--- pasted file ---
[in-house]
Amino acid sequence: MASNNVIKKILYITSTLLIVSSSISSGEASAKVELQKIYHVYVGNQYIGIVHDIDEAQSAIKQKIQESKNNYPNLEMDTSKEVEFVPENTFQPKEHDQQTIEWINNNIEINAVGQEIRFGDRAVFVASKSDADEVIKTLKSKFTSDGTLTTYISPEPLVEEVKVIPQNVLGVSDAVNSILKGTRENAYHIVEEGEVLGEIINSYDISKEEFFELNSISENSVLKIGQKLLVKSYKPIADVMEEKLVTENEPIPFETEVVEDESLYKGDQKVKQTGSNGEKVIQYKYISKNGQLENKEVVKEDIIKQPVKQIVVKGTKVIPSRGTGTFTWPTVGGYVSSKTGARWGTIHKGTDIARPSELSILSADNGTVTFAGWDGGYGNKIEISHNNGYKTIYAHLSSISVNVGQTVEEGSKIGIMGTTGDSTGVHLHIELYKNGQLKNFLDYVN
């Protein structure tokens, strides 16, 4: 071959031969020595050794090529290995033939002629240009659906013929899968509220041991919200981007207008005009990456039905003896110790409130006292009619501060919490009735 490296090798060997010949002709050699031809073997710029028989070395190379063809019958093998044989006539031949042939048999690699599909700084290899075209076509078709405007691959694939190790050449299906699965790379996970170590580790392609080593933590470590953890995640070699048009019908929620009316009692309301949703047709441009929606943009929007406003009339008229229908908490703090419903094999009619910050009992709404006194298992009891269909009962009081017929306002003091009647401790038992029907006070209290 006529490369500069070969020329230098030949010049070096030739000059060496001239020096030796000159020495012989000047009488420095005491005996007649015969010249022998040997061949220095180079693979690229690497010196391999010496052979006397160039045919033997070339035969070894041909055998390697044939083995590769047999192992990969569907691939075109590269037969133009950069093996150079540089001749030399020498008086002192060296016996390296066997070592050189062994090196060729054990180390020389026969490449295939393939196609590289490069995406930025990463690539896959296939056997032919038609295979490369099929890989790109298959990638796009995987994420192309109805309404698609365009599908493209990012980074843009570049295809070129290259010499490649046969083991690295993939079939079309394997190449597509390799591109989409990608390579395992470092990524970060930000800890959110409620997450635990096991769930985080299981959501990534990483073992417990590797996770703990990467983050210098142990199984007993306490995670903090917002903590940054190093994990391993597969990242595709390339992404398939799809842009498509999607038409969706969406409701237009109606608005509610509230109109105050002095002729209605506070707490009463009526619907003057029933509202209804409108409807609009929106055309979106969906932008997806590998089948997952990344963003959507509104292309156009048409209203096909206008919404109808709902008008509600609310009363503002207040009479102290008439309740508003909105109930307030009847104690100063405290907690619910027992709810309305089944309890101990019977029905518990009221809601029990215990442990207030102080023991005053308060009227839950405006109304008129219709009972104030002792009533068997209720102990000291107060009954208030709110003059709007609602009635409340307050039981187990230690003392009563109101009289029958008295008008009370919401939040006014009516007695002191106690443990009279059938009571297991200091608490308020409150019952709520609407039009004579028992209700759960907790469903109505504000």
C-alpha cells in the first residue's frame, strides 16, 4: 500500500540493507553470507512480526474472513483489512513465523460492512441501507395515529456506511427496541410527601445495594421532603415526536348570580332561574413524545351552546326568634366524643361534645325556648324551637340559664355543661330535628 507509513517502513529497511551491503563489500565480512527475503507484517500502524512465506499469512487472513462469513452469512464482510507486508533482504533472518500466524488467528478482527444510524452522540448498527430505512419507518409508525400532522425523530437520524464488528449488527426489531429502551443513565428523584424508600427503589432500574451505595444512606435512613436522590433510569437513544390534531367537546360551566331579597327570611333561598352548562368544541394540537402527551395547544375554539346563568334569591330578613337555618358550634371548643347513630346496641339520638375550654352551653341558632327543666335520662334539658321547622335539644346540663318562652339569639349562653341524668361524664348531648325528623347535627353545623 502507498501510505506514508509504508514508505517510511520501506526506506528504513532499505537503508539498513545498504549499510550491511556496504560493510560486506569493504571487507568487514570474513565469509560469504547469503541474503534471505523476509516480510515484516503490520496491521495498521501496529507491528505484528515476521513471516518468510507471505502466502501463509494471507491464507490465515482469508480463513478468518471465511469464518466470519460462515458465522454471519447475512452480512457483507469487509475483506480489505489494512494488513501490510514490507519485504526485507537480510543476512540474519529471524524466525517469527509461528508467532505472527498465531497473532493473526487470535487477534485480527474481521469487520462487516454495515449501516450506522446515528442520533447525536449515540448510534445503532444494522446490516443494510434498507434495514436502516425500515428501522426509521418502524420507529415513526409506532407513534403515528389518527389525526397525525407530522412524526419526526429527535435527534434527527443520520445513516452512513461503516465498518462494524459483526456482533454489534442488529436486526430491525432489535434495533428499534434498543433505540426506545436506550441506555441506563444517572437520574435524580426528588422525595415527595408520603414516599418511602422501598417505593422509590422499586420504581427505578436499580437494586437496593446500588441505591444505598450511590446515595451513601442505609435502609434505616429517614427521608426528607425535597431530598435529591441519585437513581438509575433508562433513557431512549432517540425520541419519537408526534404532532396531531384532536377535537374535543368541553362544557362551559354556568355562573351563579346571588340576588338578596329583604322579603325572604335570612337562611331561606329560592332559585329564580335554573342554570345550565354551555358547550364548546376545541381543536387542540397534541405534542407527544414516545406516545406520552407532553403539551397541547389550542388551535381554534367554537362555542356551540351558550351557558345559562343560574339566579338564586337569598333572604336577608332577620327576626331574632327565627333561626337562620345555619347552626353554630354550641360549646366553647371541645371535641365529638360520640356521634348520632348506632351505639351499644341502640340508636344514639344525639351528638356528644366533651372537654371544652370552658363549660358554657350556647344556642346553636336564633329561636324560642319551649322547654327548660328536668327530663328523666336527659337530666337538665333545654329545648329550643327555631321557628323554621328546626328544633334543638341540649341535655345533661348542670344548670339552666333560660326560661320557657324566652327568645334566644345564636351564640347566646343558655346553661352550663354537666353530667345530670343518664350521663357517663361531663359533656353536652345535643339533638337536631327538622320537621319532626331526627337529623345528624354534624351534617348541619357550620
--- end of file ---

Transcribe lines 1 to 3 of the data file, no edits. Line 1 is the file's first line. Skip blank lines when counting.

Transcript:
[in-house]
Amino acid sequence: MASNNVIKKILYITSTLLIVSSSISSGEASAKVELQKIYHVYVGNQYIGIVHDIDEAQSAIKQKIQESKNNYPNLEMDTSKEVEFVPENTFQPKEHDQQTIEWINNNIEINAVGQEIRFGDRAVFVASKSDADEVIKTLKSKFTSDGTLTTYISPEPLVEEVKVIPQNVLGVSDAVNSILKGTRENAYHIVEEGEVLGEIINSYDISKEEFFELNSISENSVLKIGQKLLVKSYKPIADVMEEKLVTENEPIPFETEVVEDESLYKGDQKVKQTGSNGEKVIQYKYISKNGQLENKEVVKEDIIKQPVKQIVVKGTKVIPSRGTGTFTWPTVGGYVSSKTGARWGTIHKGTDIARPSELSILSADNGTVTFAGWDGGYGNKIEISHNNGYKTIYAHLSSISVNVGQTVEEGSKIGIMGTTGDSTGVHLHIELYKNGQLKNFLDYVN
């Protein structure tokens, strides 16, 4: 071959031969020595050794090529290995033939002629240009659906013929899968509220041991919200981007207008005009990456039905003896110790409130006292009619501060919490009735 490296090798060997010949002709050699031809073997710029028989070395190379063809019958093998044989006539031949042939048999690699599909700084290899075209076509078709405007691959694939190790050449299906699965790379996970170590580790392609080593933590470590953890995640070699048009019908929620009316009692309301949703047709441009929606943009929007406003009339008229229908908490703090419903094999009619910050009992709404006194298992009891269909009962009081017929306002003091009647401790038992029907006070209290 006529490369500069070969020329230098030949010049070096030739000059060496001239020096030796000159020495012989000047009488420095005491005996007649015969010249022998040997061949220095180079693979690229690497010196391999010496052979006397160039045919033997070339035969070894041909055998390697044939083995590769047999192992990969569907691939075109590269037969133009950069093996150079540089001749030399020498008086002192060296016996390296066997070592050189062994090196060729054990180390020389026969490449295939393939196609590289490069995406930025990463690539896959296939056997032919038609295979490369099929890989790109298959990638796009995987994420192309109805309404698609365009599908493209990012980074843009570049295809070129290259010499490649046969083991690295993939079939079309394997190449597509390799591109989409990608390579395992470092990524970060930000800890959110409620997450635990096991769930985080299981959501990534990483073992417990590797996770703990990467983050210098142990199984007993306490995670903090917002903590940054190093994990391993597969990242595709390339992404398939799809842009498509999607038409969706969406409701237009109606608005509610509230109109105050002095002729209605506070707490009463009526619907003057029933509202209804409108409807609009929106055309979106969906932008997806590998089948997952990344963003959507509104292309156009048409209203096909206008919404109808709902008008509600609310009363503002207040009479102290008439309740508003909105109930307030009847104690100063405290907690619910027992709810309305089944309890101990019977029905518990009221809601029990215990442990207030102080023991005053308060009227839950405006109304008129219709009972104030002792009533068997209720102990000291107060009954208030709110003059709007609602009635409340307050039981187990230690003392009563109101009289029958008295008008009370919401939040006014009516007695002191106690443990009279059938009571297991200091608490308020409150019952709520609407039009004579028992209700759960907790469903109505504000």